Feast (2005)

Feast first published by Film4

Summary: John Gulager’s feature debut is a monster movie with genre-savvy bite to match its big, blood-stained teeth.   

Review: “C’mon, gimme some action!”, yells Bozo (Balthazar Getty), an all-round ‘asshole’ looking for yet another sucker to hustle at pool in the local redneck bar – and action is not long in coming. We already know that one of his fellow drinkers, the tough-as-nails Harley Mom (Diane Goldner), is about to rob the place at gunpoint, but not even she expects the monstrous invasion that will soon leave her truly legless – and there is far worse yet on the way for her and the others, as they must all struggle not to end up someone (or something) else’s dinner. 

A small (and rapidly diminishing) band of survivors, holed up in an isolated location, beleaguered by ravenous creatures, and at war with themselves. It may sound like a nightmare, but genre fans will find themselves right at home in John Gulager’s Feast, faced with a scenario that they have seen many times before, from George A. Romero’s pioneering Night of the Living Dead (1968) – here explicitly referenced by the presence of not-quite-dead folk in the cellar – to The Evil Dead (1981), Dog Soldiers (2002), Identity (2003), 30 Days of Night (2007) and countless other ‘siege horror’ films. Even the bar setting is familiar from Near Dark (1987), From Dusk Till Dawn (1996) and Shaun of the Dead (2004). 

Still, amidst all the gleeful profanity, gross character stereotyping, outrageous interspecies rape and gory grotesquery, an apparent lack of originality is the one thing that should not cause undue offence here. Feast, you see, has its tongue placed firmly in its razor-sharp teeth as it rambunctiously parodies the very films that it cannibalises – so even if its ingredients seem decidedly pre-chewed, that does not stop Gulager and writers Patrick Melton and Marcus Dunstan making a meal of them, and of our genre-bound expectations, along the way.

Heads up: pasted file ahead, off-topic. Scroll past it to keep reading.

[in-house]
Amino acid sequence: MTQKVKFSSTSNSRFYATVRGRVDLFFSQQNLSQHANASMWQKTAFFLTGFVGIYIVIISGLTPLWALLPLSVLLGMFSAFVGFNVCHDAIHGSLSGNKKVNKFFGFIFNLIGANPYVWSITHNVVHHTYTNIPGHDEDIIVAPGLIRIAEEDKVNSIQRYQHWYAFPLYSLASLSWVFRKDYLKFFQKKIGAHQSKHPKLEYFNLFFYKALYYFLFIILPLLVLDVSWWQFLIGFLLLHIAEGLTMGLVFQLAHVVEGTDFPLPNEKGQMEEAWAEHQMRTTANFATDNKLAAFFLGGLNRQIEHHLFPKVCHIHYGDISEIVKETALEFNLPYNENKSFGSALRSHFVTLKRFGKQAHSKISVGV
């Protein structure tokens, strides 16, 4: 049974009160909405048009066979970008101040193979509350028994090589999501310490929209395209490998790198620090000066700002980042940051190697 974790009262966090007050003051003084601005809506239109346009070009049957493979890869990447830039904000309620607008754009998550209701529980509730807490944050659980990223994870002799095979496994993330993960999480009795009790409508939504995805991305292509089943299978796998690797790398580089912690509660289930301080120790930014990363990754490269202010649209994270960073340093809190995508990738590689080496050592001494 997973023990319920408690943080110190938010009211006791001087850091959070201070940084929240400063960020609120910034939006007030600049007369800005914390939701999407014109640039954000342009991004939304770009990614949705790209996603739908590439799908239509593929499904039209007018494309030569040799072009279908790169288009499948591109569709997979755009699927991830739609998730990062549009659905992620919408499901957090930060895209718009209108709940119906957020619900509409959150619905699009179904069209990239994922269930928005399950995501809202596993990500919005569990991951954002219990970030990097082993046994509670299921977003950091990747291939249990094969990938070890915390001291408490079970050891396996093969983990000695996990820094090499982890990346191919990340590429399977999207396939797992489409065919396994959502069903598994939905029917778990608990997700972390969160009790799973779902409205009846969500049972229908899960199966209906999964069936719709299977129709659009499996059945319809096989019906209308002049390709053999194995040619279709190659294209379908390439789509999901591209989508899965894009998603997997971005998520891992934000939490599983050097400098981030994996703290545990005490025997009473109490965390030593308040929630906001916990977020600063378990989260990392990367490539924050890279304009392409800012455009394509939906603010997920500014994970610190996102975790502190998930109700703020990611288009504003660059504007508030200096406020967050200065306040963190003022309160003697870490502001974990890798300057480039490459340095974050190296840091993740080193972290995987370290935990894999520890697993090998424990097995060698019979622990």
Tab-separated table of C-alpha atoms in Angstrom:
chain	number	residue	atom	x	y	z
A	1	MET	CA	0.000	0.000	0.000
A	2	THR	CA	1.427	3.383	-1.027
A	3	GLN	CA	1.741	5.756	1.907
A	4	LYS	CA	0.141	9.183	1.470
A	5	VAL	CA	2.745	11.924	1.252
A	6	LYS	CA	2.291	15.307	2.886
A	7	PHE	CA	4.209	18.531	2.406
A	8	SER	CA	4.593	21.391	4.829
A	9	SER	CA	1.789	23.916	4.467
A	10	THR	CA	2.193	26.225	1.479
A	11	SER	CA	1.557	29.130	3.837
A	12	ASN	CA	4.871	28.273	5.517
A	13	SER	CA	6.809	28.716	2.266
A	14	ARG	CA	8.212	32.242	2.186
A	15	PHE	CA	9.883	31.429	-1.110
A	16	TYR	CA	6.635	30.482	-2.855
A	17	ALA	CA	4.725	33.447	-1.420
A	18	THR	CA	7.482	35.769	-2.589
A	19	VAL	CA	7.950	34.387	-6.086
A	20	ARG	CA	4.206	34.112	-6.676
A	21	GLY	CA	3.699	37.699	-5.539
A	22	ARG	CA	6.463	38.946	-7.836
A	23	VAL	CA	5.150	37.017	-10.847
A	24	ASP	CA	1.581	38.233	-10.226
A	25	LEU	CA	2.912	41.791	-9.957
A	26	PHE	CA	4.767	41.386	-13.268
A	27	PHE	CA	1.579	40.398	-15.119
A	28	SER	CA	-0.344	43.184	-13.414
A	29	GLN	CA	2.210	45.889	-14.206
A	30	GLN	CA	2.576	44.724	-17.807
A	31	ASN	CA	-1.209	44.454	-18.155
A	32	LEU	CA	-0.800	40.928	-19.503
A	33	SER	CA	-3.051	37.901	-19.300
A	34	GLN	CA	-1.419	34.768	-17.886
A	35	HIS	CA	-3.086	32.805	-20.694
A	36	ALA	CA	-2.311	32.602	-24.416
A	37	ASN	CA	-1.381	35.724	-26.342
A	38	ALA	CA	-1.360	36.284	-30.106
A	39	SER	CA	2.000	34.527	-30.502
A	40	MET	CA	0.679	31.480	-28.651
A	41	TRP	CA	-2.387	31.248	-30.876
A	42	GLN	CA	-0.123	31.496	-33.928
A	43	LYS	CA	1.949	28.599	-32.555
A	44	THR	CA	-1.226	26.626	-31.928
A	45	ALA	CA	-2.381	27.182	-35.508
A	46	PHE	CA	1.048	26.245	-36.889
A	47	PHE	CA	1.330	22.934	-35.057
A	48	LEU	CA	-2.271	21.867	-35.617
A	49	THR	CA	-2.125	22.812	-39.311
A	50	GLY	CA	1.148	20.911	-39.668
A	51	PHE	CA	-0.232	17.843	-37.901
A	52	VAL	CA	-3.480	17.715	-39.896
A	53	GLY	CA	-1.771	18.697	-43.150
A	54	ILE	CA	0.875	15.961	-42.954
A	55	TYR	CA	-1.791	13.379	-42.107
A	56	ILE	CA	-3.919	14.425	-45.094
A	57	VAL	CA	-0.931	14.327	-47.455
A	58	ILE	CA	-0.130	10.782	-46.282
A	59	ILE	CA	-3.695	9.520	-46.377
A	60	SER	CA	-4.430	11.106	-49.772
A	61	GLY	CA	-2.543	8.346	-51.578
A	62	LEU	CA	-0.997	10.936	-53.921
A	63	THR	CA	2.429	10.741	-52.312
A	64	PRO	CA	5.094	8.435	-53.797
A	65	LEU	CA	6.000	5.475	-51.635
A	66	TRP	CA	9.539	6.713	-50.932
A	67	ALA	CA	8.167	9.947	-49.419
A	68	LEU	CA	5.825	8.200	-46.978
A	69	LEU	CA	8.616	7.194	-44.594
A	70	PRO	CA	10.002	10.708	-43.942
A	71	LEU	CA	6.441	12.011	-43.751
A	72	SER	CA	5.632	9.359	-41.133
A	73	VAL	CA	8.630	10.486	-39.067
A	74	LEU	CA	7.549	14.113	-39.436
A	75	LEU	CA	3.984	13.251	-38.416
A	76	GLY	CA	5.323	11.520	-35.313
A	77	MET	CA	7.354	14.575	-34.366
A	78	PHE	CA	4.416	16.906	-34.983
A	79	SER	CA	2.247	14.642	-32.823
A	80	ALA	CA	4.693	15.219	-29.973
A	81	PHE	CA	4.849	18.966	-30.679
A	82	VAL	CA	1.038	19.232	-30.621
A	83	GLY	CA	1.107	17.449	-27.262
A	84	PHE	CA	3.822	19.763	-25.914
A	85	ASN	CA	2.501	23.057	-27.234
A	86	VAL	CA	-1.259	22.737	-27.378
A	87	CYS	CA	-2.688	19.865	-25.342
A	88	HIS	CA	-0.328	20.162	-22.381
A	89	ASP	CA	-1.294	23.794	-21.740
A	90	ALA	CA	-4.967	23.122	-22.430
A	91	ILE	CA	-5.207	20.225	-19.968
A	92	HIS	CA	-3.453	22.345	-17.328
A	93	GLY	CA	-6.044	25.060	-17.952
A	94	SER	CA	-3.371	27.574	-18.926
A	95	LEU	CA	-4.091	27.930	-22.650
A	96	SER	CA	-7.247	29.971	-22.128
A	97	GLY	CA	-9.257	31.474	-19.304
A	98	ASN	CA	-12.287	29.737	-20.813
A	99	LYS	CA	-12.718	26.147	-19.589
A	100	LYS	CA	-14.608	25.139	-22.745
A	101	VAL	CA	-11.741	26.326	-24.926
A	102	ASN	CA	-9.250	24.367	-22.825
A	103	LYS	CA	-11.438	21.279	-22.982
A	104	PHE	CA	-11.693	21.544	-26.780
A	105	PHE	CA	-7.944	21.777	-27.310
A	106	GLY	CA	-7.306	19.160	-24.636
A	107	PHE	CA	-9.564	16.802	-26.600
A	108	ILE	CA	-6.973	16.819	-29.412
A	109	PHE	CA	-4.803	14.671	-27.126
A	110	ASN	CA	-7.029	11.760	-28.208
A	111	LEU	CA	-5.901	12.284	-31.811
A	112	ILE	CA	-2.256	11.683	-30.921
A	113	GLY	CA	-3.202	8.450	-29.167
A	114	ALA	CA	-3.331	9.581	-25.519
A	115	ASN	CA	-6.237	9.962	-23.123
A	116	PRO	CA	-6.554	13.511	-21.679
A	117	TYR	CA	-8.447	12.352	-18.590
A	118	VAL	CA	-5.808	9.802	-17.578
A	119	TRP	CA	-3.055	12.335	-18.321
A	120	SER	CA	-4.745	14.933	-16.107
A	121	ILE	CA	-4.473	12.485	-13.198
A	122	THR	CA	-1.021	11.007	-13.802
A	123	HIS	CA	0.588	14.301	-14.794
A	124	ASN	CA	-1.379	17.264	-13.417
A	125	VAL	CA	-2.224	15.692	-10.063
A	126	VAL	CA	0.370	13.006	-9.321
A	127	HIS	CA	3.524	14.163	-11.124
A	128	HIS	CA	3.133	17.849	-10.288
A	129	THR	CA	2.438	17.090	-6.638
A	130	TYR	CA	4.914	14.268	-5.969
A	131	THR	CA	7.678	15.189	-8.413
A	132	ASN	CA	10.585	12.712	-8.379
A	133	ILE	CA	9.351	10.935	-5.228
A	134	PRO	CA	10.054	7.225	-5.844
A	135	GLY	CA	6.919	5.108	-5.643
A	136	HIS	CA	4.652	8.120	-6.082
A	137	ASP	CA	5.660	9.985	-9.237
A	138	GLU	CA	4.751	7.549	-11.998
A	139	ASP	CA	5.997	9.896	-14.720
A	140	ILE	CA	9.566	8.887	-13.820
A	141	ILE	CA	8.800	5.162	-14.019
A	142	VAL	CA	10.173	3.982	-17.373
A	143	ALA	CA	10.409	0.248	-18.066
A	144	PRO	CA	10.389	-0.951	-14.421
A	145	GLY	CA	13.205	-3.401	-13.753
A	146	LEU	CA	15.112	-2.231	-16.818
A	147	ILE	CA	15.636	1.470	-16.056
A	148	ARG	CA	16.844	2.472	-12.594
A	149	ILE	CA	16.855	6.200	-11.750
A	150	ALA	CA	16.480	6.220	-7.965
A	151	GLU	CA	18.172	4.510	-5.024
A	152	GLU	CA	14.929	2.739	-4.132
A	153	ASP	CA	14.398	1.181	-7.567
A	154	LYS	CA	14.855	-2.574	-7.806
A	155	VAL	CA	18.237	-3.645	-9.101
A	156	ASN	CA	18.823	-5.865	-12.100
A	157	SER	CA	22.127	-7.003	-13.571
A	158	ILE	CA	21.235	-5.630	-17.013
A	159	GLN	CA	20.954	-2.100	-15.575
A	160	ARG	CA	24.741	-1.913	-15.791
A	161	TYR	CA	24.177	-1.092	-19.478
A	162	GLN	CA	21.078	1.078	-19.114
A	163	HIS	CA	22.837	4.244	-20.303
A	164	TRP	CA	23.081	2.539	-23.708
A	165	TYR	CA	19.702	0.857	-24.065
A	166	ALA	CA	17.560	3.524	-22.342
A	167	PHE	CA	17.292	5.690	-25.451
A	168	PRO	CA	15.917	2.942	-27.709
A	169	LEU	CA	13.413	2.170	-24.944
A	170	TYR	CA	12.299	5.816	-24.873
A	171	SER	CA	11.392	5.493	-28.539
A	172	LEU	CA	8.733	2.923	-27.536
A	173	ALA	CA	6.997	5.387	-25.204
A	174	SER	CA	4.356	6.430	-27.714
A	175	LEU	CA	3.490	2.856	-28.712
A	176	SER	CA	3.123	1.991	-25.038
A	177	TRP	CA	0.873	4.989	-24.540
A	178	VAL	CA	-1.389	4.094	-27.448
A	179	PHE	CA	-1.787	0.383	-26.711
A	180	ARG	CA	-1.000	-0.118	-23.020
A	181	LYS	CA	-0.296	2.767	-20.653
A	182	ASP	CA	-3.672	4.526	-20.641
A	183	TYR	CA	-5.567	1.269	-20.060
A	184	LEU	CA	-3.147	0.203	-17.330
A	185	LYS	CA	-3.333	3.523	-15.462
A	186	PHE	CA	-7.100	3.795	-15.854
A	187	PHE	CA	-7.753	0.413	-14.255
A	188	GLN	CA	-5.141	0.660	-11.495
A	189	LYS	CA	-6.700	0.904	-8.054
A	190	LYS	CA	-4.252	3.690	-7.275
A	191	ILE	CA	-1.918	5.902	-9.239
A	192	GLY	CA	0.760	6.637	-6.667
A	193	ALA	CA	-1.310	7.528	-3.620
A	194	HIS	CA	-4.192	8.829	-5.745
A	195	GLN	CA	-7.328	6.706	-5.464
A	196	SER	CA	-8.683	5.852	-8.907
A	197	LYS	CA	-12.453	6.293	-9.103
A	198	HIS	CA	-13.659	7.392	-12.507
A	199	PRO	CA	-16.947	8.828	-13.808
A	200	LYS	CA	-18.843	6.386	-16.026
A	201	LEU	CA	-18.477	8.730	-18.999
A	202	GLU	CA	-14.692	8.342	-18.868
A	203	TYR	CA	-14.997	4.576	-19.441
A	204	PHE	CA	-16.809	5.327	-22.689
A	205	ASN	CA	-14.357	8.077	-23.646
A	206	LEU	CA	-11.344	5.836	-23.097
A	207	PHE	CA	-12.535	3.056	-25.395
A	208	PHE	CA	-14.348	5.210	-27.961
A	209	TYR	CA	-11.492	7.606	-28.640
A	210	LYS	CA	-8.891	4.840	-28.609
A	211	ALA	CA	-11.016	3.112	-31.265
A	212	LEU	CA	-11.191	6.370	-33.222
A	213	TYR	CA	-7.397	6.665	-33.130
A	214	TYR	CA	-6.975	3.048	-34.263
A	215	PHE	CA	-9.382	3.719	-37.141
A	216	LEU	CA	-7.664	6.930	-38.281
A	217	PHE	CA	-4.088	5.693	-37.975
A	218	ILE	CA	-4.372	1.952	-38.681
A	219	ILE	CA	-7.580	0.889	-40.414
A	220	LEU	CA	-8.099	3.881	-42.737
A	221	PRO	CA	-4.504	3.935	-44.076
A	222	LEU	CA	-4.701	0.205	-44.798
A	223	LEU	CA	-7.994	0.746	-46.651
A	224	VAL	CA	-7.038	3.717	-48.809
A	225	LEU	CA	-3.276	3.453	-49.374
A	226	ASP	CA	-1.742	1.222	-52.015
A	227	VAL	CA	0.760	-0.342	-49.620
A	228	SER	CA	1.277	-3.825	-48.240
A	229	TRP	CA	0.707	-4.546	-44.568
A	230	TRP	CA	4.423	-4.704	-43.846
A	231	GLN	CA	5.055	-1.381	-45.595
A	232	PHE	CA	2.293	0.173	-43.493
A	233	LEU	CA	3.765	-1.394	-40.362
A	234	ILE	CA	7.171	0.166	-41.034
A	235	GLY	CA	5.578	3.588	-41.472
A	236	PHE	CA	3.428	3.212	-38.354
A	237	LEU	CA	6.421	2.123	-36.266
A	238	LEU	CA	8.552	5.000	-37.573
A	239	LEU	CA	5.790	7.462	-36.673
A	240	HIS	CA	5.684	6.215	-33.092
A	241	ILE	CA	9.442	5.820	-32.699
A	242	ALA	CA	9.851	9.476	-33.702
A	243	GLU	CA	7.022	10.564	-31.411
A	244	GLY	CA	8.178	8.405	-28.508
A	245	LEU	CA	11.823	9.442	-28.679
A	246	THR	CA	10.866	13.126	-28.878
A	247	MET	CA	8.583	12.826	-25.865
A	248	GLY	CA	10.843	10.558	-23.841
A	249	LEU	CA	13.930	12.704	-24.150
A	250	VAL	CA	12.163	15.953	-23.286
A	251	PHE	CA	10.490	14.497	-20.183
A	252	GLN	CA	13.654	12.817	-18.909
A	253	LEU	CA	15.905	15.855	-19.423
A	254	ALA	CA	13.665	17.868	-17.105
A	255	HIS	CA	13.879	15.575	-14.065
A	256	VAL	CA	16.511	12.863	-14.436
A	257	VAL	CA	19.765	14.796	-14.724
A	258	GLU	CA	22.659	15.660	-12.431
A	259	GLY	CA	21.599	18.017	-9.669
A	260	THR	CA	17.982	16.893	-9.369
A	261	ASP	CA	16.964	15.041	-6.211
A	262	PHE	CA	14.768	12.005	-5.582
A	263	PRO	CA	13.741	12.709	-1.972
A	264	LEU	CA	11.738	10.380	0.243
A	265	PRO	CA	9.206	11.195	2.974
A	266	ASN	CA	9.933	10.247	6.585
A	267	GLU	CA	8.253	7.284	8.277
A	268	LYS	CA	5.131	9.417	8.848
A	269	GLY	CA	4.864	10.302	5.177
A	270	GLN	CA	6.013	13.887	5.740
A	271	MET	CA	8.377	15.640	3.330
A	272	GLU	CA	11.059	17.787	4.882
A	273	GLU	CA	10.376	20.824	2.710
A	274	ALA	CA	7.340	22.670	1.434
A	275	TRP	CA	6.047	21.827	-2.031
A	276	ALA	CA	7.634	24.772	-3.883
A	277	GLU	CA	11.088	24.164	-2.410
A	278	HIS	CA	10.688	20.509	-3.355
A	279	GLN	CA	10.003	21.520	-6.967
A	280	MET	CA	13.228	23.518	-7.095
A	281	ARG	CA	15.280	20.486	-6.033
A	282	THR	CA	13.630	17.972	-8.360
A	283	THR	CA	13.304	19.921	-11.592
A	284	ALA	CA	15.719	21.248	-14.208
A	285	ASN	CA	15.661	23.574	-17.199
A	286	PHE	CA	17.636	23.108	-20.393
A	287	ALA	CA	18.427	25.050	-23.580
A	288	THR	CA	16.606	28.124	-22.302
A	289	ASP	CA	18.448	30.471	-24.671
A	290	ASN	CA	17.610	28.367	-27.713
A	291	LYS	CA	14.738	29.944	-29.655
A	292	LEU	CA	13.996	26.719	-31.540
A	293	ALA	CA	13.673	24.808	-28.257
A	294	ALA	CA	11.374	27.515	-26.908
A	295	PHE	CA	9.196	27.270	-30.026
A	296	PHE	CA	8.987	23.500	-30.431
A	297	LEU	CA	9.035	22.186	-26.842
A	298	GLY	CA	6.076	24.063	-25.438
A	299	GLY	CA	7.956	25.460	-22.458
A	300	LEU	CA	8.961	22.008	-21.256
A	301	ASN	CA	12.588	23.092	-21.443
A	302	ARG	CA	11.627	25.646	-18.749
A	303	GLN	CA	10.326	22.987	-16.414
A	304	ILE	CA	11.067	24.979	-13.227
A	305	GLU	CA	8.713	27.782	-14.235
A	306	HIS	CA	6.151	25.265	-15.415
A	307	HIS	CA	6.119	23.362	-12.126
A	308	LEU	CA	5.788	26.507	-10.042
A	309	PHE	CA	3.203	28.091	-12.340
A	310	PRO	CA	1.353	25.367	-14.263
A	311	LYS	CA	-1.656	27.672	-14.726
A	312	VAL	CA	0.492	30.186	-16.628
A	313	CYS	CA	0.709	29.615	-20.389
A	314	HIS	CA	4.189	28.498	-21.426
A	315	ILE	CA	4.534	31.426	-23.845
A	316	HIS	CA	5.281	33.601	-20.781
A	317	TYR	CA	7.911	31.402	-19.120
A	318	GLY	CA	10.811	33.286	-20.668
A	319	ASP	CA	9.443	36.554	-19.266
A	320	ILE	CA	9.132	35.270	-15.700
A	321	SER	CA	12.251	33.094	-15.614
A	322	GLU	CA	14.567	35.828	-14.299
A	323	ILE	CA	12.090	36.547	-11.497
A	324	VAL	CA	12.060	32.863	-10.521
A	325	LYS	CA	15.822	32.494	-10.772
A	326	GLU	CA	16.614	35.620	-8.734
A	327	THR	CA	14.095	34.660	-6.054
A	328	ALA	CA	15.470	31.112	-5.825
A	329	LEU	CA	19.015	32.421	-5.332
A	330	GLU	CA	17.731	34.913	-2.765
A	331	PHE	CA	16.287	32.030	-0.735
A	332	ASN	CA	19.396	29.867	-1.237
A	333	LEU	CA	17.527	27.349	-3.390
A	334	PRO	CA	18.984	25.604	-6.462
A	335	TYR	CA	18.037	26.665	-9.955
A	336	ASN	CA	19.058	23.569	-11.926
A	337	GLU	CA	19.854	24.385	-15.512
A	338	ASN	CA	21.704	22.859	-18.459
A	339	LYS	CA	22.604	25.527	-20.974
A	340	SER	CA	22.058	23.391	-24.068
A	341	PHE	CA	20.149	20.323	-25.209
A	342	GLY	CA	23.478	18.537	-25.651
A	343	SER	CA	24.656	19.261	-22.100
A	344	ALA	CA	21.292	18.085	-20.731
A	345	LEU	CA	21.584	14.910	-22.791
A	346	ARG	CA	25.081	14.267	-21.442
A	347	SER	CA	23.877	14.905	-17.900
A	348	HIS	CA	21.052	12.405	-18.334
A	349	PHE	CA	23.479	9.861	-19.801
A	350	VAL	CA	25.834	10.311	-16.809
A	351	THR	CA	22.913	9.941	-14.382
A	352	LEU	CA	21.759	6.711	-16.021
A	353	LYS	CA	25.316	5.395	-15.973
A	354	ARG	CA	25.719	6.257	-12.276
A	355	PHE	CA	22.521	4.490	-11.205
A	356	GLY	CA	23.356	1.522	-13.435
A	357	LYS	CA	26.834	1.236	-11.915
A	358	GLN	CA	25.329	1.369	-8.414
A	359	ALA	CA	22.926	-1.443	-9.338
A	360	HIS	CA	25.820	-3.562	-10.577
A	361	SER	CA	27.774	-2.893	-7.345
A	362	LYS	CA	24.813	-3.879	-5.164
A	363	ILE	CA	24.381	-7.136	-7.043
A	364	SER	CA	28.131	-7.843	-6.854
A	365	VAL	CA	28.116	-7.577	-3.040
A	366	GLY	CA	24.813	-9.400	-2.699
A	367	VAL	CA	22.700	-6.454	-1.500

The ‘characters’ here are each formally introduced not with actual names but rather with generic labels like Tuffy (Krista Allen), Heroine (Navi Rawat), Grandma (Eileen Ryan), Beer Guy (Judah Friedlander) and Honey Pie (Jenny Wade), while accompanying text lays hilarious (and often misleading) odds on each one’s chances of surviving the night. Hero (Eric Dane), for example, may count ‘kicking ass’ as his occupation, and have a ‘pretty fucking good’ life expectancy, but no sooner has he burst into the bar, announced the “storm of hell” that is coming, and declared, “I’m the guy that’s gonna save your ass!”, than he is grabbed, decapitated and devoured by the fanged family of outsiders, leaving it to lesser mortals to save their own asses. Even the presence of Henry Rollins, normally a guarantee of unrestrained alpha-male action, is here a red herring – for Rollins’ Coach is an urban yuppie ‘motivational speaker’ who fails even in his philandering, and who ‘wears the pants’ only in the sense that he is reduced to donning a pair of ladies’ lurid pink sweats after his own trousers have been gobbled.

In this atmosphere where just about anything goes, everything tends to be fast and furious – at least in the film’s deliriously paced opening third of toothy attacks, vomit meltdowns and general pandemonium. If thereafter things slow down a notch, there are always just about enough comic lines and wildly weird details (with the monsters’ horniness proving far more shocking than their belly-based appetites) to keep things going till the big, bludgeoning finale. Made under the auspices of Ben Affleck and Matt Damon‘s movie-making reality-TV series Project Greenlight (Series 3), Feast is every bit the debut horror feature: immature, cheap, not always well shot and often nasty, but none the worse for these shortcomings, not least because it is all served up with such knowing good humour. For while it may not be a meal suited to all tastes, this dumb-assed gorefest is certainly funny and self-aware enough to please the genre’s fans. 

strap: A monster walks into a bar… in John Gulager’s siege-based creature feature that never forgets its jokey origins

Anton Bitel